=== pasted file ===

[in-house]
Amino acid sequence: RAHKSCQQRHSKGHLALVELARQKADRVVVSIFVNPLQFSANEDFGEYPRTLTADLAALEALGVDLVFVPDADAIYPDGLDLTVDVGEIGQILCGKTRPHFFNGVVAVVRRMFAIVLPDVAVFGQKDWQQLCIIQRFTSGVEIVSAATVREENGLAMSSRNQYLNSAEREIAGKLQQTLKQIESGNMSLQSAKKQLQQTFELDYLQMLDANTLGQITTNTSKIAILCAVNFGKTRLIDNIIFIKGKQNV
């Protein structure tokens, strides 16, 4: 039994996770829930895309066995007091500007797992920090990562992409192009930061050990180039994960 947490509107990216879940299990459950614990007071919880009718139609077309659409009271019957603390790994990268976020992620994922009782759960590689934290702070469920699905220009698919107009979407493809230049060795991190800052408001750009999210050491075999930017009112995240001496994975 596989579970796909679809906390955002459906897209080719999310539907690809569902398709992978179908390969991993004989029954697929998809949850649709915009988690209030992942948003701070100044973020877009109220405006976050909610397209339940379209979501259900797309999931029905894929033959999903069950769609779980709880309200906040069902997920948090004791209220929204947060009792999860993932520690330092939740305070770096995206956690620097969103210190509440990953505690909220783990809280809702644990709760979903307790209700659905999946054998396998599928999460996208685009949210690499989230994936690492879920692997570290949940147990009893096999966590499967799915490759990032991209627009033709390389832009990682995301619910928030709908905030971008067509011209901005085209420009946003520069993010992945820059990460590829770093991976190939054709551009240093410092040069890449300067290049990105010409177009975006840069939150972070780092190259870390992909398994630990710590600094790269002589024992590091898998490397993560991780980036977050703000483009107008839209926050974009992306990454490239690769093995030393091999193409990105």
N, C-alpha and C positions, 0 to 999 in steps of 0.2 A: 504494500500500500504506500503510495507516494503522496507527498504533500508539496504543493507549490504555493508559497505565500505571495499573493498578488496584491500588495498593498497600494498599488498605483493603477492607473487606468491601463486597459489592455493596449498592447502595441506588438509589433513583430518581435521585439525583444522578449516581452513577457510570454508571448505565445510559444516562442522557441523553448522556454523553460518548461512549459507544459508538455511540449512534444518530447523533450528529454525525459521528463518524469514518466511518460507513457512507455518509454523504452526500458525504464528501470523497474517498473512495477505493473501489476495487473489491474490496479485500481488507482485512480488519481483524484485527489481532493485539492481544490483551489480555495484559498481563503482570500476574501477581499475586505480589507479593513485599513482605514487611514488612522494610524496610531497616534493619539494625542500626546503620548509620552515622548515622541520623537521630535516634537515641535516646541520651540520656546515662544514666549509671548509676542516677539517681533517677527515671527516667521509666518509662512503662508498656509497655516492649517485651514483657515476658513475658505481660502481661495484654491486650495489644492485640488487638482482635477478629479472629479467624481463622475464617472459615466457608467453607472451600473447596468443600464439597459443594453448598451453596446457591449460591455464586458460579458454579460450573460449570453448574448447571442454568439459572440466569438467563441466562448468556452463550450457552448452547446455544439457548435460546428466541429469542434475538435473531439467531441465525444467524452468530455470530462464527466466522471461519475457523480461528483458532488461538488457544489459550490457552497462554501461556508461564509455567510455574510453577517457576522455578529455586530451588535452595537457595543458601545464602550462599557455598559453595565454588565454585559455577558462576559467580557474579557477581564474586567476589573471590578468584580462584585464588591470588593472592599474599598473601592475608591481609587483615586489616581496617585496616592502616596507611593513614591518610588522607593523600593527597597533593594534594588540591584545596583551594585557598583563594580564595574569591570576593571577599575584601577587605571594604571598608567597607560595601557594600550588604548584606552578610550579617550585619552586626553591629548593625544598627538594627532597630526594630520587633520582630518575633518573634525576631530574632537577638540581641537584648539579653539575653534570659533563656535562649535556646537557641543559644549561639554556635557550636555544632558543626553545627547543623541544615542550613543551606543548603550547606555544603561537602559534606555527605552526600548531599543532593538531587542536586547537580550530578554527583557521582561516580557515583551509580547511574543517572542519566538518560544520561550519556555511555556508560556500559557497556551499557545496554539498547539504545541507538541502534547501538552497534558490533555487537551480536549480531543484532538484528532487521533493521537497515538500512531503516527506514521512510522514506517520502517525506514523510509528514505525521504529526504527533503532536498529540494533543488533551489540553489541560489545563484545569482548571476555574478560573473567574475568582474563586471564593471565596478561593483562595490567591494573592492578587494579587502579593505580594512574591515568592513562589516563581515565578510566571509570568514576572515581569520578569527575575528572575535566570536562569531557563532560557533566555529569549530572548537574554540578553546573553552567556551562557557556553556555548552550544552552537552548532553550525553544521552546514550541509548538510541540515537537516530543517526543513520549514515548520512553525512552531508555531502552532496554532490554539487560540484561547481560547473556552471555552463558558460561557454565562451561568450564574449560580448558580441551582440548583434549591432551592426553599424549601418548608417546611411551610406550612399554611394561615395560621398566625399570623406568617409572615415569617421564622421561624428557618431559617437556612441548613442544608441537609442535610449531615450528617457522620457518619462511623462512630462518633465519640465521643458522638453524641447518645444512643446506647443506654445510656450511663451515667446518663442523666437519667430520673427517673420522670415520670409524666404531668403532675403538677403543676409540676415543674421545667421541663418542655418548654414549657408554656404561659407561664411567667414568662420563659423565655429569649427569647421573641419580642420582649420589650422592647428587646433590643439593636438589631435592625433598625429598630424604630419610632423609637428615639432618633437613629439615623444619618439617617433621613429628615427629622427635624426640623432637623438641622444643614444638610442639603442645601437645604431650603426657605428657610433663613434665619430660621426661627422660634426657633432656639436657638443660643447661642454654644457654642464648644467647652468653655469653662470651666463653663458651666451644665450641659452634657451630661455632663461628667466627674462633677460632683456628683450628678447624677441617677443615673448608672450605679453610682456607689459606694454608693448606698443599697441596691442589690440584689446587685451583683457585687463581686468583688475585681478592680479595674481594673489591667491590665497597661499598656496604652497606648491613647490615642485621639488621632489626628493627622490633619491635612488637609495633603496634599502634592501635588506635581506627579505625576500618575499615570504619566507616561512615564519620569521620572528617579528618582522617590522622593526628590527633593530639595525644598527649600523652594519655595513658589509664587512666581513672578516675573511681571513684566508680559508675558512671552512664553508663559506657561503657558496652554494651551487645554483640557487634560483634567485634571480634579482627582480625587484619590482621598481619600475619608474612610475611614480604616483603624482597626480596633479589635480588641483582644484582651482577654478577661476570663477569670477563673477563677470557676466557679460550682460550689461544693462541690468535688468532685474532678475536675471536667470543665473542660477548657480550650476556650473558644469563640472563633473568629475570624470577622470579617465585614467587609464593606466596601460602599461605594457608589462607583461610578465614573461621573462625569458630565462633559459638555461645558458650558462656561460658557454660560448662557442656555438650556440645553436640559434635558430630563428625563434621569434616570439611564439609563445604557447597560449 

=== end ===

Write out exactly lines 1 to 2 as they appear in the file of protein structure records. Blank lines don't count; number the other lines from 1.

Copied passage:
[in-house]
Amino acid sequence: RAHKSCQQRHSKGHLALVELARQKADRVVVSIFVNPLQFSANEDFGEYPRTLTADLAALEALGVDLVFVPDADAIYPDGLDLTVDVGEIGQILCGKTRPHFFNGVVAVVRRMFAIVLPDVAVFGQKDWQQLCIIQRFTSGVEIVSAATVREENGLAMSSRNQYLNSAEREIAGKLQQTLKQIESGNMSLQSAKKQLQQTFELDYLQMLDANTLGQITTNTSKIAILCAVNFGKTRLIDNIIFIKGKQNV